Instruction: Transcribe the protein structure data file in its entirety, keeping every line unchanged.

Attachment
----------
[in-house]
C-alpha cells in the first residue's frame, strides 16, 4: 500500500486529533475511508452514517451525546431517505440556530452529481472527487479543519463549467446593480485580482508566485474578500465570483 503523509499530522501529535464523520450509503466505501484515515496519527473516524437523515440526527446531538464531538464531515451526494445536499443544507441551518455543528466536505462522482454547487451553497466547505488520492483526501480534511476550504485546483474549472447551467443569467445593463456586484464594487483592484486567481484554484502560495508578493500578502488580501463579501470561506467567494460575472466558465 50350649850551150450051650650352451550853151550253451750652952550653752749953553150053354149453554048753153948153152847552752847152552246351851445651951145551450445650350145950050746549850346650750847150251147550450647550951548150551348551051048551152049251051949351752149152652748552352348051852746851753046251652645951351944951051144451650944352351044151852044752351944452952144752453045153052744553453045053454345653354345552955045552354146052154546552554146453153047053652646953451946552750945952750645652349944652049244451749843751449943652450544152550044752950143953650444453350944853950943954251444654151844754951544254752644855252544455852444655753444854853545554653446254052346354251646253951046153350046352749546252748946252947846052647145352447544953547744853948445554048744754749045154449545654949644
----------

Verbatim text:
[in-house]
C-alpha cells in the first residue's frame, strides 16, 4: 500500500486529533475511508452514517451525546431517505440556530452529481472527487479543519463549467446593480485580482508566485474578500465570483 503523509499530522501529535464523520450509503466505501484515515496519527473516524437523515440526527446531538464531538464531515451526494445536499443544507441551518455543528466536505462522482454547487451553497466547505488520492483526501480534511476550504485546483474549472447551467443569467445593463456586484464594487483592484486567481484554484502560495508578493500578502488580501463579501470561506467567494460575472466558465 50350649850551150450051650650352451550853151550253451750652952550653752749953553150053354149453554048753153948153152847552752847152552246351851445651951145551450445650350145950050746549850346650750847150251147550450647550951548150551348551051048551152049251051949351752149152652748552352348051852746851753046251652645951351944951051144451650944352351044151852044752351944452952144752453045153052744553453045053454345653354345552955045552354146052154546552554146453153047053652646953451946552750945952750645652349944652049244451749843751449943652450544152550044752950143953650444453350944853950943954251444654151844754951544254752644855252544455852444655753444854853545554653446254052346354251646253951046153350046352749546252748946252947846052647145352447544953547744853948445554048744754749045154449545654949644